According to his lawsuit, Delta assured him weeks before his flight from the Nantucket Airport "that he would be received and given reasonable accommodation for his disability."

Instead, according to his filing, "in his nicest suit, he crawled hand over hand through the main cabin and down a narrow flight of stairs and across the tarmac to his wheelchair.


“There were a great number of people watching, and the experience caused Mr. Kanaan great physical and emotional suffering."

Reached by the Daily News for comment Delta refused based on pending litigation.

Kanaan is handicapped and unable to walk after a car accident in 2000 left him with severe spinal injuries. He claims his injuries were further inflamed during his crawl that came just days before he was to undergo a spinal fusion surgery.

Adding insult to injury, he says: "there was an unused lift only a couple hundred feet from where we sat. JetBlue's lift was not being used. It could have easily been used on that plane."

According to the Air Carrier Access Act, Airports and carriers of 31 or more passengers are required to "provide boarding assistance to individuals with disabilities by using ramps, mechanical lifts, or other suitable devices where level-entry boarding by loading bridge or mobile lounge is not available."

After successfully dragging himself off his first flight, Kanaan promptly filed a complaint with Delta.


The airline offered him a $100 voucher for his trouble and assured him it would not happen again with his return trip scheduled for two days later on July 29.

To his complete horror, it did.

Upon his arrival he was informed that they did not have the necessary safety equipment to board him but offered "a piece of cardboard to put down so that his clothes wouldn't get dirty," according to his complaint.

"Thus, Mr. Kanaan was again forced to crawl across the tarmac, up the stairs of the aircraft, down the aisle, and hoist himself into his seat on the aircraft, which was a physically painful experience for Mr. Kanaan. In the process he felt his spine twist and pull in awkward manners."

Delta allegedly then offered him 40,000 SkyMiles after this second horrific flight which, suffice to say, Kanaan refused explaining he’d never want to fly with them again.

"It's not right what they're doing," he said. "For the last year I've been mistreated by Delta, just continuously belittling my situation.


"And first they issued a formal apology letter to share with you, just acknowledging every point of their fault. ‘We did this, we did that, we did this, we're sorry, we're very sorry,' and then they came back and said, 'you know it's not our fault. We're not going to do anything about this.'"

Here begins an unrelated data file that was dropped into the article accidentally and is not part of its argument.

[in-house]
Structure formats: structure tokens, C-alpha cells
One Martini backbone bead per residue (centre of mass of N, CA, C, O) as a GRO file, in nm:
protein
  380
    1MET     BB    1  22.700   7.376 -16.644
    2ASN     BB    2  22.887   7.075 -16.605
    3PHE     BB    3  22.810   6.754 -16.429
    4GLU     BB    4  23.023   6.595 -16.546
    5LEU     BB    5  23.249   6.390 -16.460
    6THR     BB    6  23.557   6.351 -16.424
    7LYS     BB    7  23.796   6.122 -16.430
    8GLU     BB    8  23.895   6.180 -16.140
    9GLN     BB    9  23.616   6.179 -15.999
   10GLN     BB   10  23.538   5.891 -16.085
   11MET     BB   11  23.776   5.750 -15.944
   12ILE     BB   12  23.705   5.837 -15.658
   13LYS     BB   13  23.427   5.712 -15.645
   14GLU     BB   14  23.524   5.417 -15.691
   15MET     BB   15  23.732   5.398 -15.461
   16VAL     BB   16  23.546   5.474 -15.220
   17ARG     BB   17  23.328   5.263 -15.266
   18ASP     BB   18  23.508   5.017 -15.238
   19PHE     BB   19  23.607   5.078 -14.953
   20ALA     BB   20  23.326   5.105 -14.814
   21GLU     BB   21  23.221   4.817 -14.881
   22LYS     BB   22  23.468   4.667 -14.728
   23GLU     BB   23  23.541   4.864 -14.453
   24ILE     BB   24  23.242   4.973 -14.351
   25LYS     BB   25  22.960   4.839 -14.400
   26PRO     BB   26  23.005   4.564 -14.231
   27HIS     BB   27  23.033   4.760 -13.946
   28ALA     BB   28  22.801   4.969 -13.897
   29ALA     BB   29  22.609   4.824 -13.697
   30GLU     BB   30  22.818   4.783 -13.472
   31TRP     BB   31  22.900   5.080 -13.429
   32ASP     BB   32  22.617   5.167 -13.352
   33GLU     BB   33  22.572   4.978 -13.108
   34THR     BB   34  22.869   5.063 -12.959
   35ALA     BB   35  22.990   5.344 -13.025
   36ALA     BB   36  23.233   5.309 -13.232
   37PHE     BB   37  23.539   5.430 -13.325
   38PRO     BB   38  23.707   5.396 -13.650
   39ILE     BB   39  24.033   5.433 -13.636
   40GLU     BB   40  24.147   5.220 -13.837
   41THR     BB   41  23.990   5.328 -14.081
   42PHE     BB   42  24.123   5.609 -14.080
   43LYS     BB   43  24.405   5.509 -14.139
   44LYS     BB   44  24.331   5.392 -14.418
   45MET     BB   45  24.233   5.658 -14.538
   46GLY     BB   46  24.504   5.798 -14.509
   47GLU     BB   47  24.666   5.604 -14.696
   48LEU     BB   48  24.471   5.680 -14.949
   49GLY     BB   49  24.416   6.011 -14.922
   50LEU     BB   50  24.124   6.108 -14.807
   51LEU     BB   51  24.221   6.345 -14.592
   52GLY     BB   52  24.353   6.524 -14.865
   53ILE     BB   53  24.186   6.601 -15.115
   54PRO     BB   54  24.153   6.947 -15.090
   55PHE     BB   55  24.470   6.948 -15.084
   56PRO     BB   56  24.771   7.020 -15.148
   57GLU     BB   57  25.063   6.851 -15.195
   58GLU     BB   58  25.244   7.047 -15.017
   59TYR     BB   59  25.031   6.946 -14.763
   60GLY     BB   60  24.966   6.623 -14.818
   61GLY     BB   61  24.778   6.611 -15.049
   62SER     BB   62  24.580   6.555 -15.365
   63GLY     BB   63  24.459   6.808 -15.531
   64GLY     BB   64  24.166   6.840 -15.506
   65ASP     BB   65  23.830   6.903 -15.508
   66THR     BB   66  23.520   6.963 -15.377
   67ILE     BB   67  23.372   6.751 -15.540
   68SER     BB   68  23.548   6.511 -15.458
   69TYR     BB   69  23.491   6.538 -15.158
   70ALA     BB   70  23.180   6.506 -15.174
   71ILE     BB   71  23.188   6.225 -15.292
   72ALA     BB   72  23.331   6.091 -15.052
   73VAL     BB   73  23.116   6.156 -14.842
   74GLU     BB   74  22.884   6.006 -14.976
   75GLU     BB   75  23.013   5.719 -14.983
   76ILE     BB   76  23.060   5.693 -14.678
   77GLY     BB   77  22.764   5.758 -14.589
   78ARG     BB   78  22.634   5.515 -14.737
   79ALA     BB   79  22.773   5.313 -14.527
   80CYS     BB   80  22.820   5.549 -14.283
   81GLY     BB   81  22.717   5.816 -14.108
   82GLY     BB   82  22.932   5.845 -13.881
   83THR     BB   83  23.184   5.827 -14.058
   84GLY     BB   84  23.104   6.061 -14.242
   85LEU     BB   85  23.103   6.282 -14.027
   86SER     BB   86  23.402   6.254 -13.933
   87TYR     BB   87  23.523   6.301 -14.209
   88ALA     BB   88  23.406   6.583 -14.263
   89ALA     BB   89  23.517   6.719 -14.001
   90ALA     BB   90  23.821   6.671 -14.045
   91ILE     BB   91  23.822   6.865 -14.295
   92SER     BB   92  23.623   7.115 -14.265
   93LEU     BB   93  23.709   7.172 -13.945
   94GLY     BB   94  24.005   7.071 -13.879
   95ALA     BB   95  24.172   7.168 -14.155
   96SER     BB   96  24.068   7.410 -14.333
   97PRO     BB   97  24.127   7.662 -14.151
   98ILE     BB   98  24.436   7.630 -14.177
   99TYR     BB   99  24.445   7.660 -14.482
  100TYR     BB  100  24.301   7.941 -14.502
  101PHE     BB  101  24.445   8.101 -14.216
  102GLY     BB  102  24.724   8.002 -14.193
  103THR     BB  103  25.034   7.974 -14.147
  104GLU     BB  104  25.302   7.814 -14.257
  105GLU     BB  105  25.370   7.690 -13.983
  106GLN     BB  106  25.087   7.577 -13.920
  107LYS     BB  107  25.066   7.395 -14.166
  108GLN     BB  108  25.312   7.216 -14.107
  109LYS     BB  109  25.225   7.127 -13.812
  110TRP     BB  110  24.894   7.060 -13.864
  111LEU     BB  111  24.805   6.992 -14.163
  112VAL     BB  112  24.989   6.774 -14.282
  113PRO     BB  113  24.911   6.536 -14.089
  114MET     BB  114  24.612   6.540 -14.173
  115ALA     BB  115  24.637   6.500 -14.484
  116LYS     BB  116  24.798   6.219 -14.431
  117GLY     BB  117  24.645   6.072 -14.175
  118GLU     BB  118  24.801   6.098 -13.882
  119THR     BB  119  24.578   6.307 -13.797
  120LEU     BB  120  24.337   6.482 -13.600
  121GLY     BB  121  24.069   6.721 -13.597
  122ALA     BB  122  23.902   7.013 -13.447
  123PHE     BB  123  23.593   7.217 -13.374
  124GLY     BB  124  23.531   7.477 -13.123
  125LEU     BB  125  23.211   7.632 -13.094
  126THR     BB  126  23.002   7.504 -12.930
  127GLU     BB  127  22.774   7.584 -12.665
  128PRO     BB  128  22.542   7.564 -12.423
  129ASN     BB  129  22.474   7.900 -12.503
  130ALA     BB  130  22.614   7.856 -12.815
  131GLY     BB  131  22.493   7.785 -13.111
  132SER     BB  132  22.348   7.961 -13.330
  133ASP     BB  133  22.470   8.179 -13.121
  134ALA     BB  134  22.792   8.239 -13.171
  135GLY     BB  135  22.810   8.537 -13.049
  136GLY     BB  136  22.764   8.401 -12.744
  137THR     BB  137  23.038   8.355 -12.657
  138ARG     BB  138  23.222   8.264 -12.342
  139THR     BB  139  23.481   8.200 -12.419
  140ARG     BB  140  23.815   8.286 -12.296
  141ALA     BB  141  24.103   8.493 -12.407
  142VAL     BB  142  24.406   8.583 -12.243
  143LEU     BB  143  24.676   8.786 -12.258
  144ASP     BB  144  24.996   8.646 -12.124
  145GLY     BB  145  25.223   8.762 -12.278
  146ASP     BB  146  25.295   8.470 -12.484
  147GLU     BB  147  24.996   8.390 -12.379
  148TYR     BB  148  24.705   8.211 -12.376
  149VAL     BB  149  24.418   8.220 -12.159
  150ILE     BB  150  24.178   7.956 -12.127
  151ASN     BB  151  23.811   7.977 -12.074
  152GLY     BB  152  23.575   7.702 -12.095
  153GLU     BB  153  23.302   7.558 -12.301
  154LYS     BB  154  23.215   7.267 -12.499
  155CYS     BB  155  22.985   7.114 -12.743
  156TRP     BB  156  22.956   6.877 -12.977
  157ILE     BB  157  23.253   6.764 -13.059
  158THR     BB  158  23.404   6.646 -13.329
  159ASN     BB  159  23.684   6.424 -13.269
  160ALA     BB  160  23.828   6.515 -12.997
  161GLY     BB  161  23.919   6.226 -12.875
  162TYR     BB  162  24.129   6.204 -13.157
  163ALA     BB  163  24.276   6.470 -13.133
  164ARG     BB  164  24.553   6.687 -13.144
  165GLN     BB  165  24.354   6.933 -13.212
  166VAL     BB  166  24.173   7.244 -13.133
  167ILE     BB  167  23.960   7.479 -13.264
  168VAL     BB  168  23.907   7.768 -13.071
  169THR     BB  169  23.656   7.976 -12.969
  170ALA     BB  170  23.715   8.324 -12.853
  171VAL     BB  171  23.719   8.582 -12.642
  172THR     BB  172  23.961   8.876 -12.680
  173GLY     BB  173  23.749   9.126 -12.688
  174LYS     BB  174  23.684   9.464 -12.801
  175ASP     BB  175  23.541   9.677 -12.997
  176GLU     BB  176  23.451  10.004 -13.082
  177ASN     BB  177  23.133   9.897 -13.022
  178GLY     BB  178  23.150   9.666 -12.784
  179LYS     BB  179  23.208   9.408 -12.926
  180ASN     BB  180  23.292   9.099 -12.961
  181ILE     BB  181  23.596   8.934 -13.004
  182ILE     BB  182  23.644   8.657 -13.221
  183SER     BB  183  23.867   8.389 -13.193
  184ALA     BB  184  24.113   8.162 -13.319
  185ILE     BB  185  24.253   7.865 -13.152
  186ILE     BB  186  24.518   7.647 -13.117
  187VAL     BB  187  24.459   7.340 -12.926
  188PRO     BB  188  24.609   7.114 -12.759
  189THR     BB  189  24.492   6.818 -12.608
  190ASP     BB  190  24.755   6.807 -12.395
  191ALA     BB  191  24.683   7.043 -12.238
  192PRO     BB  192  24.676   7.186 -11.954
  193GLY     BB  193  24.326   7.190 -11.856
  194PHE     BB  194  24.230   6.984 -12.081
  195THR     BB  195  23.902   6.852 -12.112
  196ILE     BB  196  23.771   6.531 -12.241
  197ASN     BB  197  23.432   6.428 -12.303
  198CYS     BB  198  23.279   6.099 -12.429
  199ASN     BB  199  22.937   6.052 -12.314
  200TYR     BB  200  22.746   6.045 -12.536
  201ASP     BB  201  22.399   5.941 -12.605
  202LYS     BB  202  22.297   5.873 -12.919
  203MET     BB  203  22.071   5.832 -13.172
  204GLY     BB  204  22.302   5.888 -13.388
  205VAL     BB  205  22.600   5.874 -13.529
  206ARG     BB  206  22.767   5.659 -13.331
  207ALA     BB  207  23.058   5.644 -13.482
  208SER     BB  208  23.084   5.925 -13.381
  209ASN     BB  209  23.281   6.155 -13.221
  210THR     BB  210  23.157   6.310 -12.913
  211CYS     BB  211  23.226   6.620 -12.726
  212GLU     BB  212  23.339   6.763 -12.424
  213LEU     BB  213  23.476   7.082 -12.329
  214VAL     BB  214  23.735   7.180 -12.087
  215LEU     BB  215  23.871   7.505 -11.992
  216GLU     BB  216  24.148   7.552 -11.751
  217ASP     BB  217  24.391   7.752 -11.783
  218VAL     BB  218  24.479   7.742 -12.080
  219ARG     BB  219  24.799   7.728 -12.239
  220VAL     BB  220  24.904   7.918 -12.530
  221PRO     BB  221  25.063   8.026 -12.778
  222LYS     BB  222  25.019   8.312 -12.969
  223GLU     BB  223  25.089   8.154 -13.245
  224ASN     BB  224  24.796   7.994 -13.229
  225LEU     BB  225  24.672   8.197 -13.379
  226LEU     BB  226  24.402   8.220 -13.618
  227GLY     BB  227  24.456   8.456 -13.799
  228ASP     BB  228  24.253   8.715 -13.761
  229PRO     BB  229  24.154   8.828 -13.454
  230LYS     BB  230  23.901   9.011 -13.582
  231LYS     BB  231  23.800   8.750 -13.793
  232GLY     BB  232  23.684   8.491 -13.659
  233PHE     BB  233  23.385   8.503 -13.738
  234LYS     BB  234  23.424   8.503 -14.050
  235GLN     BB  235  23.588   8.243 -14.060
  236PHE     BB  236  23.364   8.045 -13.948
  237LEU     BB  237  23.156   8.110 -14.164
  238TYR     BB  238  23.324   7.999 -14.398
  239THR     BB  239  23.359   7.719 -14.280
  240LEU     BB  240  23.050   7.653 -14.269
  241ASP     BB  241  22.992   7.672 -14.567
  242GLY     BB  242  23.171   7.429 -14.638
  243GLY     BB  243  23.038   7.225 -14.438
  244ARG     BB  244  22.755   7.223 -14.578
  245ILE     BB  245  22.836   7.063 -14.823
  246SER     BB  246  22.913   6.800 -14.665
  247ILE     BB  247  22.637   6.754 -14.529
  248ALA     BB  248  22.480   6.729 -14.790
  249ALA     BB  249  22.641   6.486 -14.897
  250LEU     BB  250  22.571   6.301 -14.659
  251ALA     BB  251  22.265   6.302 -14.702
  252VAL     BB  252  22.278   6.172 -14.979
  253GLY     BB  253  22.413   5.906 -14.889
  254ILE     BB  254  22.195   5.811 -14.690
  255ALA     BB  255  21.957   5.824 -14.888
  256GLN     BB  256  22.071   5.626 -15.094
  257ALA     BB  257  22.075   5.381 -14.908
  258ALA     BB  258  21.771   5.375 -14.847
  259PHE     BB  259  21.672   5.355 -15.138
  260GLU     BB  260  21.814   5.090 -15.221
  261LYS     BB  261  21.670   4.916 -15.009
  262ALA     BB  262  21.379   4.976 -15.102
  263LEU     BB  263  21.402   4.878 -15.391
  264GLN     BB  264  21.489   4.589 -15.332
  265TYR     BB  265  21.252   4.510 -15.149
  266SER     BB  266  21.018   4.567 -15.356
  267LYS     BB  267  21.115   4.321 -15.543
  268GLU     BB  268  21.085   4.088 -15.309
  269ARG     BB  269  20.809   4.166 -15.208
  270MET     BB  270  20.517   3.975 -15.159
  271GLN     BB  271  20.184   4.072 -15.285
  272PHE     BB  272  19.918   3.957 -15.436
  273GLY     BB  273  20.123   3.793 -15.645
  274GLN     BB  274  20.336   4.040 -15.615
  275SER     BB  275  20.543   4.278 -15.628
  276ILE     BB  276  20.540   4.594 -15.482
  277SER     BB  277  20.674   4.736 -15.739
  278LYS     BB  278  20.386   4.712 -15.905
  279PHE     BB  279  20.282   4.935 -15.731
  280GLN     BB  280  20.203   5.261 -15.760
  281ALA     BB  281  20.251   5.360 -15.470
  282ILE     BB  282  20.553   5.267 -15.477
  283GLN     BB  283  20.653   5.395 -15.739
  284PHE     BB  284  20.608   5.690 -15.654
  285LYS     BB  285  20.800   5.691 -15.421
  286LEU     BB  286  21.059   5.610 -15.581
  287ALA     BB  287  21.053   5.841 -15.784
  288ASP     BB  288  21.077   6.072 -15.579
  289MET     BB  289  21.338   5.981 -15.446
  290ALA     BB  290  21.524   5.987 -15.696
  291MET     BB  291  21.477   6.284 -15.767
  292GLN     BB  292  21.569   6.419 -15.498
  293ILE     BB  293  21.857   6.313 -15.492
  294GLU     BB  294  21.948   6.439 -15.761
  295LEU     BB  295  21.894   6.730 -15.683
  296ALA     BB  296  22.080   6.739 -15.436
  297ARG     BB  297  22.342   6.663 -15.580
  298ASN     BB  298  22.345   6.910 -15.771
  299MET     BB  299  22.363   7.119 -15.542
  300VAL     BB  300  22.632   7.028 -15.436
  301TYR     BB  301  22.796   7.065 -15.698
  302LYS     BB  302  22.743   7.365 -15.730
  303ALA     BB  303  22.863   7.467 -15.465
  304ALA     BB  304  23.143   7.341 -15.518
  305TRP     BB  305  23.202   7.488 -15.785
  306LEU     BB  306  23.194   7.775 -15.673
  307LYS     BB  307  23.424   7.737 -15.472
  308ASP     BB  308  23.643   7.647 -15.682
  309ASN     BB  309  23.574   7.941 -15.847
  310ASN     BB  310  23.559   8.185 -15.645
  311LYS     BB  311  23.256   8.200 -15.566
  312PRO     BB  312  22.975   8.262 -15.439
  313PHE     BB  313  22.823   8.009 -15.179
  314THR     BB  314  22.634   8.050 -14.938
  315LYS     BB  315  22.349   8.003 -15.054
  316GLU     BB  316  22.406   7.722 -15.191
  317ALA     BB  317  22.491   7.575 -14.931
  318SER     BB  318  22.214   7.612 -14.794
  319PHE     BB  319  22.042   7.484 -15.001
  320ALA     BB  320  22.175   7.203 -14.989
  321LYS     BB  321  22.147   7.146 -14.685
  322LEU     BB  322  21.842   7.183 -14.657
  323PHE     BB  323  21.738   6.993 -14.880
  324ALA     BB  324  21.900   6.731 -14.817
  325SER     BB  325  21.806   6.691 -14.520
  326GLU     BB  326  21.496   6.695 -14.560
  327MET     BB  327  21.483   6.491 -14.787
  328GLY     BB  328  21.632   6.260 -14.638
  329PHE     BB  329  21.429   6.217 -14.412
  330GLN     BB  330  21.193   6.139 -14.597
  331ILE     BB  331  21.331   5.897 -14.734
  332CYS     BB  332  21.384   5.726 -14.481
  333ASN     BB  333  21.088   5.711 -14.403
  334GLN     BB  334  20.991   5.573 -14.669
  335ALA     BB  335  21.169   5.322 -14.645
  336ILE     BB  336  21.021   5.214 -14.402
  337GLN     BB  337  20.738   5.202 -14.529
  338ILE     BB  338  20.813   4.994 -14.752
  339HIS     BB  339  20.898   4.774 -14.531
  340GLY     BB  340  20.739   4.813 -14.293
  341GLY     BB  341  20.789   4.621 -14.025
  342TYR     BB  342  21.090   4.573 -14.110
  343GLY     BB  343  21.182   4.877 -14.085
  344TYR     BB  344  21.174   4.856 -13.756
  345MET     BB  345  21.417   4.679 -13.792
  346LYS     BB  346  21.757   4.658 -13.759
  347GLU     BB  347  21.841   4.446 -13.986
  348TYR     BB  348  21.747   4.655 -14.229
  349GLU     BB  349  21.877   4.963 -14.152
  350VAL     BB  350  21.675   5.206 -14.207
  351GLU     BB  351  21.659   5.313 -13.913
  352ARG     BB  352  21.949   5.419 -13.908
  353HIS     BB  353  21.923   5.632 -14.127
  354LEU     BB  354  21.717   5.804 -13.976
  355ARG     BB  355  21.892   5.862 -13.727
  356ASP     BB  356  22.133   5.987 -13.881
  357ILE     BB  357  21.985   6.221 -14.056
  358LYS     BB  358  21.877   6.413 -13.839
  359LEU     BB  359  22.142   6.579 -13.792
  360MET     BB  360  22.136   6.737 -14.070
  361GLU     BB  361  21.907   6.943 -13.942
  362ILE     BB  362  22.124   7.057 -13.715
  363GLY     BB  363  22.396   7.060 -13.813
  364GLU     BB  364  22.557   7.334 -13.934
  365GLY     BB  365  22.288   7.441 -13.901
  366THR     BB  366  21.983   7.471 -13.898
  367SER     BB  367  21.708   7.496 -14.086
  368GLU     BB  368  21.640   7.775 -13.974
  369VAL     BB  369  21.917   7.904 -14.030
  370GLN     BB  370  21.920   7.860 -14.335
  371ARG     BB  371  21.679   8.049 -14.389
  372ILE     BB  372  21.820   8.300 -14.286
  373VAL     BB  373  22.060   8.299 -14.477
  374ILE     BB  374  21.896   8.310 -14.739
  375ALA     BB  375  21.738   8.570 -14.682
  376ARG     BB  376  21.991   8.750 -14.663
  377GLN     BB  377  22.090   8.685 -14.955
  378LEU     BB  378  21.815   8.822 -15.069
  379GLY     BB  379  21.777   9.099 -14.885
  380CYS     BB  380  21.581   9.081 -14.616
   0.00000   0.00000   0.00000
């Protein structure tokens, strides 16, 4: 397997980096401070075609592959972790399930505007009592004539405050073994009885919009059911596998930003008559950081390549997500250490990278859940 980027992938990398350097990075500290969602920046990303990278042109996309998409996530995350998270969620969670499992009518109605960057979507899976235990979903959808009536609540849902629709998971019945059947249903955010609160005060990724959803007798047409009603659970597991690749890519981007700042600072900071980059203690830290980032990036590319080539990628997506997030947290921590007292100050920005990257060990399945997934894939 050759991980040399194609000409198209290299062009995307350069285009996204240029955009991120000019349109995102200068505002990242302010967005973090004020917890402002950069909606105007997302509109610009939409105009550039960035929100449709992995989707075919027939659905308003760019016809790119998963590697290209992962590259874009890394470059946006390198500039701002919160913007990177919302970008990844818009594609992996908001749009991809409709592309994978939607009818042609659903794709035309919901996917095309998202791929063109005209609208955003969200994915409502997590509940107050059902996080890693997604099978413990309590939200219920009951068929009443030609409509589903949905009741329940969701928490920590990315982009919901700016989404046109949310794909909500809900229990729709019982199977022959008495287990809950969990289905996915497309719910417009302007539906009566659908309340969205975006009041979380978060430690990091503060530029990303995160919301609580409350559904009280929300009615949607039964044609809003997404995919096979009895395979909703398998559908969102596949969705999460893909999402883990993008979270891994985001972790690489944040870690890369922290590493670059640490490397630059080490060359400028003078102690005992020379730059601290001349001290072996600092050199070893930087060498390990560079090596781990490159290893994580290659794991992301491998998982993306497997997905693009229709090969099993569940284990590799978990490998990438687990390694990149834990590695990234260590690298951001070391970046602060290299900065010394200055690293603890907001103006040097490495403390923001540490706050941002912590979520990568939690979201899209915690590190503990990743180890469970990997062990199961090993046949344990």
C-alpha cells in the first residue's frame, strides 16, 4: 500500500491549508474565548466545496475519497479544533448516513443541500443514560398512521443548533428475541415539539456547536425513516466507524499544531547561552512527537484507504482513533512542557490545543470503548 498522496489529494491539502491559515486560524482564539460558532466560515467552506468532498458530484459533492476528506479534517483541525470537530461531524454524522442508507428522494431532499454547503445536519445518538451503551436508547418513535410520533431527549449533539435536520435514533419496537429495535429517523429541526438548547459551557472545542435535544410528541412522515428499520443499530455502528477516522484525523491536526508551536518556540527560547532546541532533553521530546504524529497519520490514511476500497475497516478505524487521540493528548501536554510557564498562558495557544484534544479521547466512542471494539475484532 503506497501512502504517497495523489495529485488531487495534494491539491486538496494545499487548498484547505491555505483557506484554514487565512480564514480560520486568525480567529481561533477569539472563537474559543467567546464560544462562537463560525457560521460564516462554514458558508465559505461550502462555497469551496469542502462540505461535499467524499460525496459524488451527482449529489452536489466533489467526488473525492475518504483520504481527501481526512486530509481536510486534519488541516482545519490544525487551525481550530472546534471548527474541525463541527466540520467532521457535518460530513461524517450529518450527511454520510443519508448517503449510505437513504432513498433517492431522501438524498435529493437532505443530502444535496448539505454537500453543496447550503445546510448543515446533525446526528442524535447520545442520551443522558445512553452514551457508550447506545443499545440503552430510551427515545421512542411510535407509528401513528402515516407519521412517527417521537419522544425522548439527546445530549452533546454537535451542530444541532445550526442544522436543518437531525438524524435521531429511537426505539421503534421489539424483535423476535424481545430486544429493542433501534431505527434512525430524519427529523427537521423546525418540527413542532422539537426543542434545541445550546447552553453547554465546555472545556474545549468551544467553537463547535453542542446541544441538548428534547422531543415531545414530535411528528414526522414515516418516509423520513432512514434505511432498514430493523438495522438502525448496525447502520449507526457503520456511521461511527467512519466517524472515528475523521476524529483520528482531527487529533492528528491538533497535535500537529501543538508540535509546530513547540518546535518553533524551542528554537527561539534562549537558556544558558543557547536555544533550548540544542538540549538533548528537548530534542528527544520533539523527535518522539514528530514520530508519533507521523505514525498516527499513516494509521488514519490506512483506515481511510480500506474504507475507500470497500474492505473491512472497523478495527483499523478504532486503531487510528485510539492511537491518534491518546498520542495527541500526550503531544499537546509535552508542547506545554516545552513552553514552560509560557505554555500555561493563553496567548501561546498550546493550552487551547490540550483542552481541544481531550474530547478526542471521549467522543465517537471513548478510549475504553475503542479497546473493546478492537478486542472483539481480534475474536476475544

In a four-minute video posted to his Facebook page Saturday, Kanaan implored the public to not only boycott Delta, but contact them, the American Civil Liberties Union and their local Disability Rights Center to help end the airline’s "abhorrent" and "shocking” behavior.

“Don't do it for me, do it for the over 5,000 people last year who had complained about Delta mistreatment,” he wrote with his video.

"I just think that there must be something that we can do," he said. Though Kanaan’s allegations are shocking, it is far from the first time Delta has been accused of forcing passengers to crawl off their plane.

In 2008 another Delta passenger performed the same humiliating crawl off two flights, 53-year-old Florida retiree Julianna Dombrowski told

Dombrowski did not file a legal complaint against the airline telling the news site that though the act was “disgraceful,” she was not sure if Delta or the airports were to blame.

Kanaan is seeking compensatory, treble and punitive damages for violations of the Air Carrier Access Act, the Americans With Disabilities Act, negligence, emotional distress and discrimination. 

(Video on facebook) 

Source: NYDailyNews

Children with disabilities refused seats in UK Train for they may "spoil" ambience

Dear Colleagues,

This is still happening and happening in societies considered to be advanced! I have serious doubts about their "advancement" if they have no awareness on simple issues of diversity as this one. I hope what the Train Manager said or did was her individual reaction and none of the passengers travelling in the first class had any role in this! 

The acceptance for diversity or say persons with certain disabilities continues to be abysmally low in so called "advanced societies" as well! This is troublesome and calls for urgent measure for raising awareness. 

Tuesday 13 Aug 2013 6:15 pm

Special needs children as young as four were told to sit on the floor of a train rather than in empty first-class seats because they would ‘spoil’ the ambiance of the carriage.

The youngsters from the Stage Right Theater Group, based in South Lanarkshire, Scotland, were on their way back from a trip to the Edinburgh Fringe festival when they found standard class packed to the brim, meaning they had to sit outside the toilets.